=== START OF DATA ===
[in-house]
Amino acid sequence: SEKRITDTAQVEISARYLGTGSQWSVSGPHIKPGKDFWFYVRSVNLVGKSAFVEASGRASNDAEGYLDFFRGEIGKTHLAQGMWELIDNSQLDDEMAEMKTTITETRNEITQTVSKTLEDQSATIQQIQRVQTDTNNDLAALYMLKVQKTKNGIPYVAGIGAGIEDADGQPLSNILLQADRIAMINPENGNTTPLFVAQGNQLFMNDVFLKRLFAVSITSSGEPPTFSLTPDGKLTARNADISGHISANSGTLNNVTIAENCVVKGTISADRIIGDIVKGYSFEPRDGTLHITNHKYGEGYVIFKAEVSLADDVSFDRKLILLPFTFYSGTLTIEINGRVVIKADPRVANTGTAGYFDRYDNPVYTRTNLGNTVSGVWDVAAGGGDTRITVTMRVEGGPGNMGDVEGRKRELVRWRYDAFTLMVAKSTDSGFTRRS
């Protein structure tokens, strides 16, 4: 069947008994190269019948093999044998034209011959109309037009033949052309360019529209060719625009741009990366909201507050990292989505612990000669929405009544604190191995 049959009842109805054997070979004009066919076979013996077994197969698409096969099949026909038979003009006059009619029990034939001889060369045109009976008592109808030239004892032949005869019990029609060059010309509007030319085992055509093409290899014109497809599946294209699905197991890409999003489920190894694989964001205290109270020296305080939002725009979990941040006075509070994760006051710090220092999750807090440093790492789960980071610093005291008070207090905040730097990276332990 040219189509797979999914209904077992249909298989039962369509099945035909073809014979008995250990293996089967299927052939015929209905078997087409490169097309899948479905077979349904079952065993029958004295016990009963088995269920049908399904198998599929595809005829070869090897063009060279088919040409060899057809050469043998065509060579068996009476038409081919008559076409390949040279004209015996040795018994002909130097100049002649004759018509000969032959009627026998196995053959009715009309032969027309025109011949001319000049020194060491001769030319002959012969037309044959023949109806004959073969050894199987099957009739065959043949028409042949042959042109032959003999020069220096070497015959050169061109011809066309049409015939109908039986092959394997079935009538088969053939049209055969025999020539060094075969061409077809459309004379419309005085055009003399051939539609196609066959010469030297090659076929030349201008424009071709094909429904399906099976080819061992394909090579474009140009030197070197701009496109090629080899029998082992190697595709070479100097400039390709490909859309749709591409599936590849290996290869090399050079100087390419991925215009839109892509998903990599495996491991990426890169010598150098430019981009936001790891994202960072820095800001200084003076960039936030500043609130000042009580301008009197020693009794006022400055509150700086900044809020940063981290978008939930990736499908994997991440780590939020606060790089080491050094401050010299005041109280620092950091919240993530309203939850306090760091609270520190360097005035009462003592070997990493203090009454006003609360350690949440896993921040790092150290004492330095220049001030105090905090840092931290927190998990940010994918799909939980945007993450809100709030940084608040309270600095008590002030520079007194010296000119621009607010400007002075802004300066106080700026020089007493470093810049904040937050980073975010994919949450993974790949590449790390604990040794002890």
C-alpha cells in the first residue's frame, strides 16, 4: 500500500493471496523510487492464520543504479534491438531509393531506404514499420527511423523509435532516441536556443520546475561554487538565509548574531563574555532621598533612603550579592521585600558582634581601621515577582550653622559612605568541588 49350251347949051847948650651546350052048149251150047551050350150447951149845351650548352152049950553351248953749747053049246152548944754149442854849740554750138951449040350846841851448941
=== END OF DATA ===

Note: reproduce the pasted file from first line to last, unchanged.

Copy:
[in-house]
Amino acid sequence: SEKRITDTAQVEISARYLGTGSQWSVSGPHIKPGKDFWFYVRSVNLVGKSAFVEASGRASNDAEGYLDFFRGEIGKTHLAQGMWELIDNSQLDDEMAEMKTTITETRNEITQTVSKTLEDQSATIQQIQRVQTDTNNDLAALYMLKVQKTKNGIPYVAGIGAGIEDADGQPLSNILLQADRIAMINPENGNTTPLFVAQGNQLFMNDVFLKRLFAVSITSSGEPPTFSLTPDGKLTARNADISGHISANSGTLNNVTIAENCVVKGTISADRIIGDIVKGYSFEPRDGTLHITNHKYGEGYVIFKAEVSLADDVSFDRKLILLPFTFYSGTLTIEINGRVVIKADPRVANTGTAGYFDRYDNPVYTRTNLGNTVSGVWDVAAGGGDTRITVTMRVEGGPGNMGDVEGRKRELVRWRYDAFTLMVAKSTDSGFTRRS
């Protein structure tokens, strides 16, 4: 069947008994190269019948093999044998034209011959109309037009033949052309360019529209060719625009741009990366909201507050990292989505612990000669929405009544604190191995 049959009842109805054997070979004009066919076979013996077994197969698409096969099949026909038979003009006059009619029990034939001889060369045109009976008592109808030239004892032949005869019990029609060059010309509007030319085992055509093409290899014109497809599946294209699905197991890409999003489920190894694989964001205290109270020296305080939002725009979990941040006075509070994760006051710090220092999750807090440093790492789960980071610093005291008070207090905040730097990276332990 040219189509797979999914209904077992249909298989039962369509099945035909073809014979008995250990293996089967299927052939015929209905078997087409490169097309899948479905077979349904079952065993029958004295016990009963088995269920049908399904198998599929595809005829070869090897063009060279088919040409060899057809050469043998065509060579068996009476038409081919008559076409390949040279004209015996040795018994002909130097100049002649004759018509000969032959009627026998196995053959009715009309032969027309025109011949001319000049020194060491001769030319002959012969037309044959023949109806004959073969050894199987099957009739065959043949028409042949042959042109032959003999020069220096070497015959050169061109011809066309049409015939109908039986092959394997079935009538088969053939049209055969025999020539060094075969061409077809459309004379419309005085055009003399051939539609196609066959010469030297090659076929030349201008424009071709094909429904399906099976080819061992394909090579474009140009030197070197701009496109090629080899029998082992190697595709070479100097400039390709490909859309749709591409599936590849290996290869090399050079100087390419991925215009839109892509998903990599495996491991990426890169010598150098430019981009936001790891994202960072820095800001200084003076960039936030500043609130000042009580301008009197020693009794006022400055509150700086900044809020940063981290978008939930990736499908994997991440780590939020606060790089080491050094401050010299005041109280620092950091919240993530309203939850306090760091609270520190360097005035009462003592070997990493203090009454006003609360350690949440896993921040790092150290004492330095220049001030105090905090840092931290927190998990940010994918799909939980945007993450809100709030940084608040309270600095008590002030520079007194010296000119621009607010400007002075802004300066106080700026020089007493470093810049904040937050980073975010994919949450993974790949590449790390604990040794002890």
C-alpha cells in the first residue's frame, strides 16, 4: 500500500493471496523510487492464520543504479534491438531509393531506404514499420527511423523509435532516441536556443520546475561554487538565509548574531563574555532621598533612603550579592521585600558582634581601621515577582550653622559612605568541588 49350251347949051847948650651546350052048149251150047551050350150447951149845351650548352152049950553351248953749747053049246152548944754149442854849740554750138951449040350846841851448941